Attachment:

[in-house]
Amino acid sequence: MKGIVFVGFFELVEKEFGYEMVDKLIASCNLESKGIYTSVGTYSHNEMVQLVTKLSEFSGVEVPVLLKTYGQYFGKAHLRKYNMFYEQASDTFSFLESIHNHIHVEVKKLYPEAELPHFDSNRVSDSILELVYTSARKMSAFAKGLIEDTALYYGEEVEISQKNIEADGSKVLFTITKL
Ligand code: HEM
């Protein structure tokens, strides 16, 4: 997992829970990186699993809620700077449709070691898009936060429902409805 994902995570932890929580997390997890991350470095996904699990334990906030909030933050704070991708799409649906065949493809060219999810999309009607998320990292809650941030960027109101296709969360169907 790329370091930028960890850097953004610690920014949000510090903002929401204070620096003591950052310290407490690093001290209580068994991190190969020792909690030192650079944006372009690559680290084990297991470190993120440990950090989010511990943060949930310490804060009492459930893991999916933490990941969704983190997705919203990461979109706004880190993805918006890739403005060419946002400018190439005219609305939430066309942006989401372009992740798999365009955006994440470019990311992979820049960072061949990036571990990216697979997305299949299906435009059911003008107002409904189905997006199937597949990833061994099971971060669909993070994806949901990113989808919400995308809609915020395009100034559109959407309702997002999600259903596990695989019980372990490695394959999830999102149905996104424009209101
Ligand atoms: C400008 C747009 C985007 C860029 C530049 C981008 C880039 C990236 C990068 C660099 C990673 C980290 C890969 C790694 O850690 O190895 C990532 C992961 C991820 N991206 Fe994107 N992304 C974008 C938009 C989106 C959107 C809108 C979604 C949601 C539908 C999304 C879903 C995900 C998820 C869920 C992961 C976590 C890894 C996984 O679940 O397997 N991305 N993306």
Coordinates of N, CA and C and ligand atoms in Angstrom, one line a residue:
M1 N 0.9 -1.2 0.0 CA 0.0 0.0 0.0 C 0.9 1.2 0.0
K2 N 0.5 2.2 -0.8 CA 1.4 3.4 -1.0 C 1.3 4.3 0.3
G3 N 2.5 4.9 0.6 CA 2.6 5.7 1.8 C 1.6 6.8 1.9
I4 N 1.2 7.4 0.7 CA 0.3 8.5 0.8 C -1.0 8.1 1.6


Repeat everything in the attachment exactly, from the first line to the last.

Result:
[in-house]
Amino acid sequence: MKGIVFVGFFELVEKEFGYEMVDKLIASCNLESKGIYTSVGTYSHNEMVQLVTKLSEFSGVEVPVLLKTYGQYFGKAHLRKYNMFYEQASDTFSFLESIHNHIHVEVKKLYPEAELPHFDSNRVSDSILELVYTSARKMSAFAKGLIEDTALYYGEEVEISQKNIEADGSKVLFTITKL
Ligand code: HEM
């Protein structure tokens, strides 16, 4: 997992829970990186699993809620700077449709070691898009936060429902409805 994902995570932890929580997390997890991350470095996904699990334990906030909030933050704070991708799409649906065949493809060219999810999309009607998320990292809650941030960027109101296709969360169907 790329370091930028960890850097953004610690920014949000510090903002929401204070620096003591950052310290407490690093001290209580068994991190190969020792909690030192650079944006372009690559680290084990297991470190993120440990950090989010511990943060949930310490804060009492459930893991999916933490990941969704983190997705919203990461979109706004880190993805918006890739403005060419946002400018190439005219609305939430066309942006989401372009992740798999365009955006994440470019990311992979820049960072061949990036571990990216697979997305299949299906435009059911003008107002409904189905997006199937597949990833061994099971971060669909993070994806949901990113989808919400995308809609915020395009100034559109959407309702997002999600259903596990695989019980372990490695394959999830999102149905996104424009209101
Ligand atoms: C400008 C747009 C985007 C860029 C530049 C981008 C880039 C990236 C990068 C660099 C990673 C980290 C890969 C790694 O850690 O190895 C990532 C992961 C991820 N991206 Fe994107 N992304 C974008 C938009 C989106 C959107 C809108 C979604 C949601 C539908 C999304 C879903 C995900 C998820 C869920 C992961 C976590 C890894 C996984 O679940 O397997 N991305 N993306």
Coordinates of N, CA and C and ligand atoms in Angstrom, one line a residue:
M1 N 0.9 -1.2 0.0 CA 0.0 0.0 0.0 C 0.9 1.2 0.0
K2 N 0.5 2.2 -0.8 CA 1.4 3.4 -1.0 C 1.3 4.3 0.3
G3 N 2.5 4.9 0.6 CA 2.6 5.7 1.8 C 1.6 6.8 1.9
I4 N 1.2 7.4 0.7 CA 0.3 8.5 0.8 C -1.0 8.1 1.6